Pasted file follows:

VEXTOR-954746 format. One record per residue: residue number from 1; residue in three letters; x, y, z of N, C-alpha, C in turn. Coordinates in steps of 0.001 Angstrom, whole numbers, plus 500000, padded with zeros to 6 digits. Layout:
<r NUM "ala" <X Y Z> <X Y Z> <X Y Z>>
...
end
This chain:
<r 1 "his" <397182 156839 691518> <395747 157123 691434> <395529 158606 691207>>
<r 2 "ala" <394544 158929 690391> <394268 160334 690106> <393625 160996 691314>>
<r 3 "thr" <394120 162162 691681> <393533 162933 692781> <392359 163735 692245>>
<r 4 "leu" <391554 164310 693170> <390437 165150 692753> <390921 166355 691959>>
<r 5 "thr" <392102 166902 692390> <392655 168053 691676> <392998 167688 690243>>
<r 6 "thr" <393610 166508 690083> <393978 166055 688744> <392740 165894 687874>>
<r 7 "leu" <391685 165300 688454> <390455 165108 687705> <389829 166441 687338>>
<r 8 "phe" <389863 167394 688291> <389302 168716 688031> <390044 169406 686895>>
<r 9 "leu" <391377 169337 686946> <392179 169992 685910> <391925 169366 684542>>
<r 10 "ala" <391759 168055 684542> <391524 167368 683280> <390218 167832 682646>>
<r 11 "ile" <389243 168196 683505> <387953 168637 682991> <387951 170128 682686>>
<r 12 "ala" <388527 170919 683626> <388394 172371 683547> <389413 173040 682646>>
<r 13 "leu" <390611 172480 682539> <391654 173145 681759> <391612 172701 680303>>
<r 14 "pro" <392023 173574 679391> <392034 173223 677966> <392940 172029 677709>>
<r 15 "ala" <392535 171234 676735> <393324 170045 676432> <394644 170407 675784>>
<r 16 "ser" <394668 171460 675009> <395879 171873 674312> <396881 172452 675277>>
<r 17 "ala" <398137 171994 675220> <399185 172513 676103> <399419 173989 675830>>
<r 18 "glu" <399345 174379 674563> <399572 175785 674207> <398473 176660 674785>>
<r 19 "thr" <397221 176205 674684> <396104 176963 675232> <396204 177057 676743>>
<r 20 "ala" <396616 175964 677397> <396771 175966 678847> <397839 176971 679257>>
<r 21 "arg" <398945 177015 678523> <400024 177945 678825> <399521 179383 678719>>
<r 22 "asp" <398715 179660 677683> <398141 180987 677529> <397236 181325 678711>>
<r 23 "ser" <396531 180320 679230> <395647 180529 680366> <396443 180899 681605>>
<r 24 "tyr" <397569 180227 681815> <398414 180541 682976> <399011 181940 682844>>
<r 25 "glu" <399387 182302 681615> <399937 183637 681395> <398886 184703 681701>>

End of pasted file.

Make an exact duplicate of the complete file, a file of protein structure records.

VEXTOR-954746 format. One record per residue: residue number from 1; residue in three letters; x, y, z of N, C-alpha, C in turn. Coordinates in steps of 0.001 Angstrom, whole numbers, plus 500000, padded with zeros to 6 digits. Layout:
<r NUM "ala" <X Y Z> <X Y Z> <X Y Z>>
...
end
This chain:
<r 1 "his" <397182 156839 691518> <395747 157123 691434> <395529 158606 691207>>
<r 2 "ala" <394544 158929 690391> <394268 160334 690106> <393625 160996 691314>>
<r 3 "thr" <394120 162162 691681> <393533 162933 692781> <392359 163735 692245>>
<r 4 "leu" <391554 164310 693170> <390437 165150 692753> <390921 166355 691959>>
<r 5 "thr" <392102 166902 692390> <392655 168053 691676> <392998 167688 690243>>
<r 6 "thr" <393610 166508 690083> <393978 166055 688744> <392740 165894 687874>>
<r 7 "leu" <391685 165300 688454> <390455 165108 687705> <389829 166441 687338>>
<r 8 "phe" <389863 167394 688291> <389302 168716 688031> <390044 169406 686895>>
<r 9 "leu" <391377 169337 686946> <392179 169992 685910> <391925 169366 684542>>
<r 10 "ala" <391759 168055 684542> <391524 167368 683280> <390218 167832 682646>>
<r 11 "ile" <389243 168196 683505> <387953 168637 682991> <387951 170128 682686>>
<r 12 "ala" <388527 170919 683626> <388394 172371 683547> <389413 173040 682646>>
<r 13 "leu" <390611 172480 682539> <391654 173145 681759> <391612 172701 680303>>
<r 14 "pro" <392023 173574 679391> <392034 173223 677966> <392940 172029 677709>>
<r 15 "ala" <392535 171234 676735> <393324 170045 676432> <394644 170407 675784>>
<r 16 "ser" <394668 171460 675009> <395879 171873 674312> <396881 172452 675277>>
<r 17 "ala" <398137 171994 675220> <399185 172513 676103> <399419 173989 675830>>
<r 18 "glu" <399345 174379 674563> <399572 175785 674207> <398473 176660 674785>>
<r 19 "thr" <397221 176205 674684> <396104 176963 675232> <396204 177057 676743>>
<r 20 "ala" <396616 175964 677397> <396771 175966 678847> <397839 176971 679257>>
<r 21 "arg" <398945 177015 678523> <400024 177945 678825> <399521 179383 678719>>
<r 22 "asp" <398715 179660 677683> <398141 180987 677529> <397236 181325 678711>>
<r 23 "ser" <396531 180320 679230> <395647 180529 680366> <396443 180899 681605>>
<r 24 "tyr" <397569 180227 681815> <398414 180541 682976> <399011 181940 682844>>
<r 25 "glu" <399387 182302 681615> <399937 183637 681395> <398886 184703 681701>>